You've Got Kid Mail

After introducing my daughter to electronic mail, including how to compose, delete, send, and reply, I assumed a generational intuition would navigate her toward an autonomous pursuit of wireless communication. Unfortunately, there were issues.

by rachel daly • Member { View Profile }

Today my third-grade daughter successfully petitioned to register for her own email account. As she had previously been campaigning for a cell phone, I seized the opportunity to compromise. Not only will 800 number’s everywhere avoid over worked circuits, it will serve to promote a greener environment through the reduced need for useless paper products in the form of stamps and stationary.

Since, my husband spent the past decade working in telecommunication, and I am a semi-professional online shopper, I assumed opening a singular email account for one 10-year-old would proceed expeditiously. Instead, I have come to understand that perhaps my husband is overpaid, and I should spend more time at the mall. To start, it took numerous hours to secure an original user name and password. This was mostly because they both needed to be memorable, reflective of her personality, and meet the established internet guidelines. She was rejected by AOL, y-mail, g-mail and hotmail, and it proved to be an arduous task. New rules and regulations regarding electronic postal service have recently been implemented to ensure security and avoid liability. (I assume this is a new rule as otherwise my older daughters have violated federal laws and could be looking at jail time).Luckily, my husband reacted at lightning speed. He utilized his extensive IT connections and determined that AOL had opened a child friendly subsidiary. Kids On Line (KOL) is dedicated to using advanced cyber technology to promote underage communiqués and facilitate virtual friendships (a handy alternative in case reality based friends get too demanding). After introducing my daughter to the homepage and detailing the complexities of electronic mail as it pertains to send, delete, reply, and compose (she was not so much interested in spell check), I mistakenly assumed a generational intuition would navigate her toward an autonomous pursuit of wireless transmissions. Unfortunately, there were issues.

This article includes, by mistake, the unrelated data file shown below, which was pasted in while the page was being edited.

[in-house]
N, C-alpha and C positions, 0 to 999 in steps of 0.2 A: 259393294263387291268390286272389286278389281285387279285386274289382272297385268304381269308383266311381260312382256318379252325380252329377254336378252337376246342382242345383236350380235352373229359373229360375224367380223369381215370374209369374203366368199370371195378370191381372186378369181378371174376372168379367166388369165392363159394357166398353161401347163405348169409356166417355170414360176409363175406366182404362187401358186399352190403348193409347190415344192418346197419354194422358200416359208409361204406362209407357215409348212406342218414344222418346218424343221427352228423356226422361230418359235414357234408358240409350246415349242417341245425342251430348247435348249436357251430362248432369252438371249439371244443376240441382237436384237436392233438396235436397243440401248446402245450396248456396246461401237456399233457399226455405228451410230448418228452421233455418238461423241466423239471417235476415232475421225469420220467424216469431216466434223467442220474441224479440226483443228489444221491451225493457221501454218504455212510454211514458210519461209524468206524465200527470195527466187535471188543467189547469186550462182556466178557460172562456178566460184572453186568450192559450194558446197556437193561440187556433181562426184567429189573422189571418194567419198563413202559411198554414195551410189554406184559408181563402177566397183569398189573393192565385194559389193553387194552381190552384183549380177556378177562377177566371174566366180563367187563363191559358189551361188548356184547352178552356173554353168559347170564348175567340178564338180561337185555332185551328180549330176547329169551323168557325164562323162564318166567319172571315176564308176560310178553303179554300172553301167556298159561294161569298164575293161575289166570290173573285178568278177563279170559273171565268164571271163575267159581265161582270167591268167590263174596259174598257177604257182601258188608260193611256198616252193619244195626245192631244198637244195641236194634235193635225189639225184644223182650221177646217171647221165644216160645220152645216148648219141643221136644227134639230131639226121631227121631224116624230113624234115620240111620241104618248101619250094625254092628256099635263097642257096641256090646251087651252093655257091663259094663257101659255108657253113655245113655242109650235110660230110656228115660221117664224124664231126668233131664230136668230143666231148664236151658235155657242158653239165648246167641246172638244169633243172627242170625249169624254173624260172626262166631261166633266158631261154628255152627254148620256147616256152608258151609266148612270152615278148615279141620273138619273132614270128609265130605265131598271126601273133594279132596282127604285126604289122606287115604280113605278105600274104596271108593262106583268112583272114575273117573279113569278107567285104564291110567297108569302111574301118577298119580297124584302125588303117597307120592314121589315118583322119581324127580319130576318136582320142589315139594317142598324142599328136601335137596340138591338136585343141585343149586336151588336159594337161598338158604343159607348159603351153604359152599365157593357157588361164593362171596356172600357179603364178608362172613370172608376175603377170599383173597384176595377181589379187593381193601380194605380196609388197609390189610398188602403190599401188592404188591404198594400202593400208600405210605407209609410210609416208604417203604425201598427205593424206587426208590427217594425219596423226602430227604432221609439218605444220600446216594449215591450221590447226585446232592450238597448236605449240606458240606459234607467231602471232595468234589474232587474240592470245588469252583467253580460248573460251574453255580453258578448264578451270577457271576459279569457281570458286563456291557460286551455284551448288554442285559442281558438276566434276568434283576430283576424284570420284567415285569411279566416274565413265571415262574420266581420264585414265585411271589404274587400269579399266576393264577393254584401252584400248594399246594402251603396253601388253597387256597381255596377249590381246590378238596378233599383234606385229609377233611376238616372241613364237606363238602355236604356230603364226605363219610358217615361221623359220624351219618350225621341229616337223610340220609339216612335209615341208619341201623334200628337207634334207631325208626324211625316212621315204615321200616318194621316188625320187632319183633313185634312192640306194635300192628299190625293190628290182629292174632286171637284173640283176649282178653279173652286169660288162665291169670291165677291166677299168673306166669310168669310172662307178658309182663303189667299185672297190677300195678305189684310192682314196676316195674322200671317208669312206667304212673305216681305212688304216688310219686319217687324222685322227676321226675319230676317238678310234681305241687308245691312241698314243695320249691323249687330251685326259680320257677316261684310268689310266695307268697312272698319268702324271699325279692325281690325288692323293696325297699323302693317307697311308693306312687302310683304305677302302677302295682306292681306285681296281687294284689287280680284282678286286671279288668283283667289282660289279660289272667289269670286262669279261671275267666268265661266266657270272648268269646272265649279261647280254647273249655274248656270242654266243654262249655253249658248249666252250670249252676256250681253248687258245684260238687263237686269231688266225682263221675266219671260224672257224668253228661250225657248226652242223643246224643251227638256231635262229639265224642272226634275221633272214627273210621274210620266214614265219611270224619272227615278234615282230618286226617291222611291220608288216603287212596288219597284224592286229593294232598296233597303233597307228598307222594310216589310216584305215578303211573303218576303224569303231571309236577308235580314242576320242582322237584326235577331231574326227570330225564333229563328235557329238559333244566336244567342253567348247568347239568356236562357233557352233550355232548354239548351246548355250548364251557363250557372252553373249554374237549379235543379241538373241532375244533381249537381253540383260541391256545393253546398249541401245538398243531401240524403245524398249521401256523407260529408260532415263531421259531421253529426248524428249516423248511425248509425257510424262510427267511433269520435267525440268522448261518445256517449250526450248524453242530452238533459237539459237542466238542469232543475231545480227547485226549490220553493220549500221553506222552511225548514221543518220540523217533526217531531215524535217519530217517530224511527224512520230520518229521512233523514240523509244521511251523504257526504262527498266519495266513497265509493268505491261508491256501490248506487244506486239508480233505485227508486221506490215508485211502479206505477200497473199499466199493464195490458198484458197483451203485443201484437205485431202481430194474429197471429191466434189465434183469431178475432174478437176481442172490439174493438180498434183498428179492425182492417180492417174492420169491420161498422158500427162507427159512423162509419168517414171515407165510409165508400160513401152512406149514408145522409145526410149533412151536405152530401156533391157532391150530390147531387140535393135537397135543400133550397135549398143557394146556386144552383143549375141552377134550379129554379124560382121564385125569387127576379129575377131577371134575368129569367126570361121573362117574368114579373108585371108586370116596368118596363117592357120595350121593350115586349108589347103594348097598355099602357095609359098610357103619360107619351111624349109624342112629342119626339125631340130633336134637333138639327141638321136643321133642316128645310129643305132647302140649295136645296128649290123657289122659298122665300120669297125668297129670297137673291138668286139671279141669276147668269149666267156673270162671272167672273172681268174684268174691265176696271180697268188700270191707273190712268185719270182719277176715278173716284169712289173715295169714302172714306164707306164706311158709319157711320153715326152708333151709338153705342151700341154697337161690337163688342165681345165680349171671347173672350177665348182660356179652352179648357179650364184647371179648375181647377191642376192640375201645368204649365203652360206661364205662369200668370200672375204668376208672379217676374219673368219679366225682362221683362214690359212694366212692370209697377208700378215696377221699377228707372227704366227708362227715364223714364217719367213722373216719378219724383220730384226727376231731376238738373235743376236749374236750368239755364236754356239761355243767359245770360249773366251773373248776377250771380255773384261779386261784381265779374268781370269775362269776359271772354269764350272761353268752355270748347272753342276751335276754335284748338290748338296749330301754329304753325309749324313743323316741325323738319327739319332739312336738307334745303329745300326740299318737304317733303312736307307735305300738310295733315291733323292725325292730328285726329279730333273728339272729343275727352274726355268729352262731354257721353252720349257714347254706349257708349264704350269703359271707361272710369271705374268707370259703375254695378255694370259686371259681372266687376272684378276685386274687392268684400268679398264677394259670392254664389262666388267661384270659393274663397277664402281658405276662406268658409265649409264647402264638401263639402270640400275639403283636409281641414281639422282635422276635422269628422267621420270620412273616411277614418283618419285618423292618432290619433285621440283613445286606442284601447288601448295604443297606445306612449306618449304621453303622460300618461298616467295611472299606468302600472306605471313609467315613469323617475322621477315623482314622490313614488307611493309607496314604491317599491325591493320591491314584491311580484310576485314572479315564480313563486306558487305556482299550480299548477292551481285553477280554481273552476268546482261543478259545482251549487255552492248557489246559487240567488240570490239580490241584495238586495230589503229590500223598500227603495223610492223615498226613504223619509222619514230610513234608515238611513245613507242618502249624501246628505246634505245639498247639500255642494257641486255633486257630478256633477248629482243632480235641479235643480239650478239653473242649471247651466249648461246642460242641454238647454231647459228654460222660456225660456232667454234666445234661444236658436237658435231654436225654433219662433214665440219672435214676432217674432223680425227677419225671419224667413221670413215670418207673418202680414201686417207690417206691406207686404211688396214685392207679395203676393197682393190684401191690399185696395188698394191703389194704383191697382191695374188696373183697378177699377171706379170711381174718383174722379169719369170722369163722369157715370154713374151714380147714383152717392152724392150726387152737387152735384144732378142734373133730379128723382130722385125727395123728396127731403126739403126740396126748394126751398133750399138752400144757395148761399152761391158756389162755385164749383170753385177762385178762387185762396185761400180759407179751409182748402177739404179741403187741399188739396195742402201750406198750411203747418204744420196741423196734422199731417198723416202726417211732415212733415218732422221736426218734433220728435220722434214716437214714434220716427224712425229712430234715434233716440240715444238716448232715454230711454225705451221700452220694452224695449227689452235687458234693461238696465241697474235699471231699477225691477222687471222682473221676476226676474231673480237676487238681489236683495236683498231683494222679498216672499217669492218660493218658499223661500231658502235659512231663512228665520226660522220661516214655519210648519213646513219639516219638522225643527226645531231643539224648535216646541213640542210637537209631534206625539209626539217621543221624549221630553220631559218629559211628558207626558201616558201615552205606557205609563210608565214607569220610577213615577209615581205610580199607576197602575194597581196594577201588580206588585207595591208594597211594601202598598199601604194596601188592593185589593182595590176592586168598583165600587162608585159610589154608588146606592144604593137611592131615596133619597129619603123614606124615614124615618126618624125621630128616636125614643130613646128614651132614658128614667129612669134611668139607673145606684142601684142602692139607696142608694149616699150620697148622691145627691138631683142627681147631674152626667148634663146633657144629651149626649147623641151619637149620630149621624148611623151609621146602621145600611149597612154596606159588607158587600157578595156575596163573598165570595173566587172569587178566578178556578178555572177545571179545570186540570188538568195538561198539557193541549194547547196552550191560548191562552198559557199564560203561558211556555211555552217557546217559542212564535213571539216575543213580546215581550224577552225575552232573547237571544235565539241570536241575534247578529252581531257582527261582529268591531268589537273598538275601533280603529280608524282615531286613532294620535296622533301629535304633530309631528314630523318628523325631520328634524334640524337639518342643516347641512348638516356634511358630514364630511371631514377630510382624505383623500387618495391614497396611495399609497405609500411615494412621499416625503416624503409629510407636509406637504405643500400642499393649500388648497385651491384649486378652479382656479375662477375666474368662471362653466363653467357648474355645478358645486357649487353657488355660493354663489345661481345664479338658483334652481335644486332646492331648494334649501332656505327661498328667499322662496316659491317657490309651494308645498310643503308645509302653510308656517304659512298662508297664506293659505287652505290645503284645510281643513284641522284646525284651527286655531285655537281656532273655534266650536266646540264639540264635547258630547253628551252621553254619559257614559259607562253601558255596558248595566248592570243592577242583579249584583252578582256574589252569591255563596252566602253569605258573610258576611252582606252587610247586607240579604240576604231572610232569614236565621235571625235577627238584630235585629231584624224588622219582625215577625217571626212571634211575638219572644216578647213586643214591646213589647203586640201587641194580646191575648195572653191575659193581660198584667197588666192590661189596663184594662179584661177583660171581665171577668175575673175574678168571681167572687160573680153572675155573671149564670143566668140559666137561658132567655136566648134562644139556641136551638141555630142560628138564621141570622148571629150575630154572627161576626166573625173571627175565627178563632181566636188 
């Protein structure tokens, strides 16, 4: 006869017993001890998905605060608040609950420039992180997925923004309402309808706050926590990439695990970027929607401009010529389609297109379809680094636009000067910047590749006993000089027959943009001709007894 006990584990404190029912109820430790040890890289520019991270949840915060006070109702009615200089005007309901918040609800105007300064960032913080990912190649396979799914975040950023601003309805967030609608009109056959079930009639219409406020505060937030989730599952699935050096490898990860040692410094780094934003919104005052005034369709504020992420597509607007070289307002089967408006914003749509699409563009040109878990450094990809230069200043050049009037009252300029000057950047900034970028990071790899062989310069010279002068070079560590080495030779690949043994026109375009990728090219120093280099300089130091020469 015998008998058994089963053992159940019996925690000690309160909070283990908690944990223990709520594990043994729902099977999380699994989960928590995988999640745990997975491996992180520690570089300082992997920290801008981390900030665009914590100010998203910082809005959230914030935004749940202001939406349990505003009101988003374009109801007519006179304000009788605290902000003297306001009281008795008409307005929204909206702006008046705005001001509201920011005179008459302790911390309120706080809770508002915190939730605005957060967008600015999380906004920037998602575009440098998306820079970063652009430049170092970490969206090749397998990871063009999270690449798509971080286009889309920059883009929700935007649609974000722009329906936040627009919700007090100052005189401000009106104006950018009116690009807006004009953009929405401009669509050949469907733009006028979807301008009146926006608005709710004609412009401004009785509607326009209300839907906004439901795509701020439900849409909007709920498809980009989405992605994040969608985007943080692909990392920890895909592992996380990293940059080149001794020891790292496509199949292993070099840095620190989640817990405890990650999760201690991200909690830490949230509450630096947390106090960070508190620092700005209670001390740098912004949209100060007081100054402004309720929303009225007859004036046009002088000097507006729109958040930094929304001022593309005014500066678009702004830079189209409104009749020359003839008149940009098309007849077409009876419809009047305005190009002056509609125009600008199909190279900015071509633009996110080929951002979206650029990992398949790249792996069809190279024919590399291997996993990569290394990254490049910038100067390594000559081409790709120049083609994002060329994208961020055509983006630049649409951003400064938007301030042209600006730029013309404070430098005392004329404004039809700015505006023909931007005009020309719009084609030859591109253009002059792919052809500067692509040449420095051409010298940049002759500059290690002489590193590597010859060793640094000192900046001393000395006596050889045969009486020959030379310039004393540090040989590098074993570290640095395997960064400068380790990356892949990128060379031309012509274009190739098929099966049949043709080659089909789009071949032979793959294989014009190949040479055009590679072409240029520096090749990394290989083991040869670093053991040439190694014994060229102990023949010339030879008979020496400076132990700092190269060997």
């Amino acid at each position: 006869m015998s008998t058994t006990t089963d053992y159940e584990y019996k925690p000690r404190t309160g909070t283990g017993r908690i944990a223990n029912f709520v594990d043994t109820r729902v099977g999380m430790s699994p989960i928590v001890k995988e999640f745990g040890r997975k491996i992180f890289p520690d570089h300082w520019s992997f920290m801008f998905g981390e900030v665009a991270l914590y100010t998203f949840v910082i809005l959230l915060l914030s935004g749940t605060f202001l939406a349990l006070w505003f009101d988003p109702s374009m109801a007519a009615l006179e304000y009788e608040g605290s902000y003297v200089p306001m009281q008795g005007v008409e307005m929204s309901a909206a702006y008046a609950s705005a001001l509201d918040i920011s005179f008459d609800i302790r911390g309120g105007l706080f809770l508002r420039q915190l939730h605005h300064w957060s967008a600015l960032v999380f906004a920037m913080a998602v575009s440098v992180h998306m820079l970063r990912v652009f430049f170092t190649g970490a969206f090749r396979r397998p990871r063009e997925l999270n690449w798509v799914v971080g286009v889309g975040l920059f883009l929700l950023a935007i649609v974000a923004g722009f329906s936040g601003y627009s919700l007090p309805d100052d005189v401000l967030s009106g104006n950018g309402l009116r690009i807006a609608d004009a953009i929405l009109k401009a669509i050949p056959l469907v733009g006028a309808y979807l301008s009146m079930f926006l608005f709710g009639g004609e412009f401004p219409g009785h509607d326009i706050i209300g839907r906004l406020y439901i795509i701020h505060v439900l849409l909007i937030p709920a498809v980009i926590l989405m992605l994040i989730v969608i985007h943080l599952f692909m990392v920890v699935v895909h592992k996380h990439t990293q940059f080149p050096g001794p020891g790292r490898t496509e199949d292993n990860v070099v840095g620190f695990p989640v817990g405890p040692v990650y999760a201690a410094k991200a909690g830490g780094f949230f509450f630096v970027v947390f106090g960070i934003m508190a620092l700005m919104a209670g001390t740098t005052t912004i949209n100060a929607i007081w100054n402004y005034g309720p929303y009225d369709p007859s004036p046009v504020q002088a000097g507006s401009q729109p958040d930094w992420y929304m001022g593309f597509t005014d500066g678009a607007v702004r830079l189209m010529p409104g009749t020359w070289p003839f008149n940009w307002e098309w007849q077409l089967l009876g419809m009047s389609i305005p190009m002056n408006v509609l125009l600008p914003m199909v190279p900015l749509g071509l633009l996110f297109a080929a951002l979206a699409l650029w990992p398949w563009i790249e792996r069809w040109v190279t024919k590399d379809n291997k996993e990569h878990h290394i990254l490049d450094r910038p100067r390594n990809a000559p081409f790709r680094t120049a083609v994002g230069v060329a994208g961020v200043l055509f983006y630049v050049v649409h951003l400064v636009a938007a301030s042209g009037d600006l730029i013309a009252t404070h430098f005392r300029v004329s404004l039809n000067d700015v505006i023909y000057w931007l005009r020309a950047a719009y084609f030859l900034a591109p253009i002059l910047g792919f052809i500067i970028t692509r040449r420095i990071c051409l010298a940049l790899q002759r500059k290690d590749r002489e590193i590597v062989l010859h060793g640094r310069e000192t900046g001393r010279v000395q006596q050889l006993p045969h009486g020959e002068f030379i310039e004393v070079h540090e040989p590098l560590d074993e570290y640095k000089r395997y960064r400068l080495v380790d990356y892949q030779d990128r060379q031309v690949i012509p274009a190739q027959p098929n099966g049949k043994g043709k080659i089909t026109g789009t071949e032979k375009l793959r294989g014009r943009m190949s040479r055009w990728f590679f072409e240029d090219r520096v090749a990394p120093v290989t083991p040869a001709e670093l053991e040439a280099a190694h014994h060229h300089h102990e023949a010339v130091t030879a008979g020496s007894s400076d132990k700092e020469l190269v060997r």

My daughter has always enjoyed a vast network of friends. Consequently, she was perplexed by cyber Siberia and a relatively empty mailbox. Her correspondence relied solely on family members, spam and the occasional online chat room. Since she does not have any online purchasing power, solicitations were minimal. Moreover, her sisters and grandparents blocked her. Thus, the majority of her communication relies on my support. Therefore, I spend numerous hours detailing (with clip art) my menus, meal times, TV programming and bath times. I am beginning to seriously reconsider investing in my daughters cell phone appeal or sending her to a summer sleep away camp featuring Bill Gates.

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